What Is Healthcare 4.0? A Review of Where It Is and Where It’s Going
Healthcare, just as the industry, went through developmental phases that ultimately brought it to where it is today. What was once considered technology is today considered common practice.
Observing the development you can see that it’s a step-by-step process that needs the basics first and then new stuff. A kind of “healthcare theory of needs”.
Healthcare 1.0 brought about the solutions to major public health problems. The approaches became evidence-based and smarter. This included preventing infectious diseases with vaccination and making drinking water cleaner.
Healthcare 2.0 was more focused on improving what was achieved. Therapeutics became widely available and antibiotics occurred on the market. Doctors not only became better and more professional but also started specialising into sub-domains to improve the treatment of more complicated conditions.
Healthcare 3.0 is when technology started making its way into medicine. As the computers became smaller they were used in more and better devices. Diseases were uncovered sooner and more accurately. Simultaneously, the internet provided healthcare with continuous access and storage of data.
Times are changing rapidly and healthcare is developing further. It's transforming into the era of smart medicine or healthcare 4.0 - a collection of approaches that make medicine better, more efficient and more personalised.
Precision medicine is adapting care and treatment to the patient based on their characteristics. Just about a year ago, a Slovenian 2-year-old received gene therapy for spinal muscular atrophy Zolgensma that completely changed his life. The next step is proteome sequencing, where significant advances were made just two weeks ago at DeepMind. This is also where biology connects with advanced computational techniques.
Artificial intelligence will soon be an ordinary thing in medicine. DeepMind is certainly one example of that, but it goes deeper, as written many times before. We’re collecting more data than ever before, which we must use to develop decision support systems, which will help doctors with diagnostics and decision-making. I think developing such systems is not a problem, they’re already being made and to some extent even used. The bigger problem is to shift the mindset of healthcare workers that this is not their replacement, but rather a helping hand that will make their job easier and better.
Speaking of replacing healthcare workers, automating healthcare is another dreaded topic. But the reality is that it will replace tasks, which aren’t necessarily done by humans. Is it such a bad thing if automated systems were to assist healthcare workers, so they can focus all of their energy on their patients? An example is controlling the entry-points into the hospitals during the pandemic. You usually need a person, who measures the temperature of anyone, who enters the building and checks if they have any symptoms. Wouldn’t it be better for them to care for patients and make this automated? Implementing automation is more than necessary as the number of patients will keep exceeding the number of healthcare workers available to care for them.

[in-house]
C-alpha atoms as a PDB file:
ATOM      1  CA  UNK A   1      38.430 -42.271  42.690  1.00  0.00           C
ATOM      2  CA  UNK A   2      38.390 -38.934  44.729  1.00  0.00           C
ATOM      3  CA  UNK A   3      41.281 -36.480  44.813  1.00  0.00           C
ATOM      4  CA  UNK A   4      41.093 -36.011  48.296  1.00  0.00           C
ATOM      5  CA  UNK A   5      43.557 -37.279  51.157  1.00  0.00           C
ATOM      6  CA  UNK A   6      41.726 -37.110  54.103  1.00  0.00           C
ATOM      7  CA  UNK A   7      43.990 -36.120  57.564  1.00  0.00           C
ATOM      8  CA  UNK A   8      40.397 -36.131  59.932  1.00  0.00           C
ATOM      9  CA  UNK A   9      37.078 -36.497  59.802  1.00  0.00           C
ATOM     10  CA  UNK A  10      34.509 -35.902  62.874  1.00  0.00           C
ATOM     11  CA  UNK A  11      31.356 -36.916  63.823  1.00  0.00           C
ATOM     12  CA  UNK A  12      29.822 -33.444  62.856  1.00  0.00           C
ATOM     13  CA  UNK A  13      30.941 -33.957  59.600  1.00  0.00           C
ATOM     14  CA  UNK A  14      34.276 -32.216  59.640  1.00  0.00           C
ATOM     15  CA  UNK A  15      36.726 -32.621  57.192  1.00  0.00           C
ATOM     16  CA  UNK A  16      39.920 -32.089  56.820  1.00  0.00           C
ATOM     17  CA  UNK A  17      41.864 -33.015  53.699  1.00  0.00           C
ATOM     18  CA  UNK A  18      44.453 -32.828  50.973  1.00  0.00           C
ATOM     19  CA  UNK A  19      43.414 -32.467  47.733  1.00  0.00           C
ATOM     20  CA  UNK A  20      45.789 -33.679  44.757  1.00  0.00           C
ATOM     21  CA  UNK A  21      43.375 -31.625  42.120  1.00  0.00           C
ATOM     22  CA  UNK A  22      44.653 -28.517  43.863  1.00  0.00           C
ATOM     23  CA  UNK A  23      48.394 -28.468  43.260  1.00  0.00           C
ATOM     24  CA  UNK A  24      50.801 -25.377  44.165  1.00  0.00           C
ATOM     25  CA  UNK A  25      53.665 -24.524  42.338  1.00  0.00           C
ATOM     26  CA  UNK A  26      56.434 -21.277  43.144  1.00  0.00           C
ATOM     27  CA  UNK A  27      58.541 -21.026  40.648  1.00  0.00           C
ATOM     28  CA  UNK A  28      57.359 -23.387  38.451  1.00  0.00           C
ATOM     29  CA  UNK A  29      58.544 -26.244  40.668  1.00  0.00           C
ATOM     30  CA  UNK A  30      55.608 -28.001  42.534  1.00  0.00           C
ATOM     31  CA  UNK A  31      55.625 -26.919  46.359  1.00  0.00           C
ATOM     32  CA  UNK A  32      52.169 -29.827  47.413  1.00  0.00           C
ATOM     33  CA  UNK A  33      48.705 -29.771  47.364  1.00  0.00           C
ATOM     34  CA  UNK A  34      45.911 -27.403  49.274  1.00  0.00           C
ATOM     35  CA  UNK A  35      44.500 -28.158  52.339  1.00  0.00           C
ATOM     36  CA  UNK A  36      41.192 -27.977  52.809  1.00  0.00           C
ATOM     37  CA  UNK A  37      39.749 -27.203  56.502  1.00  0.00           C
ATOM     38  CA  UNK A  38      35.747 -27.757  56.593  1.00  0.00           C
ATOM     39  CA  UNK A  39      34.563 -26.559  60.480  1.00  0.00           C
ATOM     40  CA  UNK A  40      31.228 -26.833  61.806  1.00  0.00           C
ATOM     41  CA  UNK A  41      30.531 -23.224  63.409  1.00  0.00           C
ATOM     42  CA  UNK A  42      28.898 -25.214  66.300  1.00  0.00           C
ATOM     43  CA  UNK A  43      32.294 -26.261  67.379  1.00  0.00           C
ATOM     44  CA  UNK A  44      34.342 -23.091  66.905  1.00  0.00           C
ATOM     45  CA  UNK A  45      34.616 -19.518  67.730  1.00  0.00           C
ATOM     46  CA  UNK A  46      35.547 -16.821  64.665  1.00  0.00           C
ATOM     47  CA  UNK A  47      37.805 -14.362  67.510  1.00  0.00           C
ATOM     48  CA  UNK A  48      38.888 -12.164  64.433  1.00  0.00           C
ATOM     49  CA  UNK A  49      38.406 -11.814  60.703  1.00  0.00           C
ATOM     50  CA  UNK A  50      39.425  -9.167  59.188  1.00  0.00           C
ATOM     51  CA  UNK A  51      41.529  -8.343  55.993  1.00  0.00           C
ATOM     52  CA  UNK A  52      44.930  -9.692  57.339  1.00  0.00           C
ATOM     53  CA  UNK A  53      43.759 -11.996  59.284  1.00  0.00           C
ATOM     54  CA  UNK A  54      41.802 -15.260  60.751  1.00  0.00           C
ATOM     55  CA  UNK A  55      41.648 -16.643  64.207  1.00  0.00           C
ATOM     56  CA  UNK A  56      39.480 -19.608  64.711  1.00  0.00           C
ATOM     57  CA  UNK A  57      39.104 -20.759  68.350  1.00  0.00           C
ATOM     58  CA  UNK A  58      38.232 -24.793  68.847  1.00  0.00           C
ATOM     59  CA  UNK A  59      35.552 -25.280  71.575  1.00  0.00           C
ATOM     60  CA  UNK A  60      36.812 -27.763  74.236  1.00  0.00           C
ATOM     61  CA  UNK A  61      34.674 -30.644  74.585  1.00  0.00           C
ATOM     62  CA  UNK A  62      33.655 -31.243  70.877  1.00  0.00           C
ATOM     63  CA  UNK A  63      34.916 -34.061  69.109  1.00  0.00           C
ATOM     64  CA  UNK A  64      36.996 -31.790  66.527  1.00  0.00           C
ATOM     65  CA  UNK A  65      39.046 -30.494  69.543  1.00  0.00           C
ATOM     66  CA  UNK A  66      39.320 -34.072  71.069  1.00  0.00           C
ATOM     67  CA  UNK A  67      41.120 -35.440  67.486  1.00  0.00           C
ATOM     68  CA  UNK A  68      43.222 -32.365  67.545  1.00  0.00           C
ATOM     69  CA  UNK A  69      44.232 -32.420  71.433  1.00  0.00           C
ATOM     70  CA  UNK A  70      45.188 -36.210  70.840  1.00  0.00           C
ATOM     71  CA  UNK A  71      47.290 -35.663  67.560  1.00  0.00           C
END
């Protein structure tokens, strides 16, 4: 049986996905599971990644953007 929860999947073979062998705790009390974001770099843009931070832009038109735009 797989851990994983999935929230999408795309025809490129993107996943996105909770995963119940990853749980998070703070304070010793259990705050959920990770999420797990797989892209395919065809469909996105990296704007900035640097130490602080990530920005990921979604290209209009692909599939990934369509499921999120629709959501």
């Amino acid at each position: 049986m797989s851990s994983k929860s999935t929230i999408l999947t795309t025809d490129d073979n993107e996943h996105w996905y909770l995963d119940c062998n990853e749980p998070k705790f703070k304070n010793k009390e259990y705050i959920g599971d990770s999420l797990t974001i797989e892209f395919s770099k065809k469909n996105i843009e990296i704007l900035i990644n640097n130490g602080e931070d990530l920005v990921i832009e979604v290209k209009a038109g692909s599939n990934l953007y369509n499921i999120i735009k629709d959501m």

Another example of how healthcare automation and AI can help doctors was just published in Nature Medicine:
He [Eric Topol] envisions that speech-recognition software could, for instance, capture physician–patient talks and turn them into notes. “Doctors will love this,” he says, “and patients will be able to look a doctor in the eye, which enhances the relationship.”
A way to relieve the time and space constraints of healthcare is implementing telemedicine. To be fair, this is a topic we heard in medical school…although not very up-to-date. And to be even fairer, COVID-19 gave this area a significant boost. How did people and healthcare professionals react? According to countries such as Sweden, Germany and Estonia, which are the most developed in digital health, the start was tough and different. But after a few months of coping with this new reality, both the people and healthcare professionals adopted and adapted to it. Because technology is only getting better, it’s here to stay.
Reviewing and condensing all of what I wrote about in the last few months makes me optimistic. Sure not all technology is great, we need human connection in healthcare. And it’s here to stay, just as technology is.
The latest from digital health
Article: Research and medical trends in a post-pandemic world. This is the Nature article I was writing about above. It's not strictly about digital health, but it puts digital health as one of the major trends for 2021.
Product: Apple is launching Fitness+ tomorrow, which they dub as "the future of fitness". This is probably true as they're a conglomerate, whose products shape the lives of 1.4 billion people.
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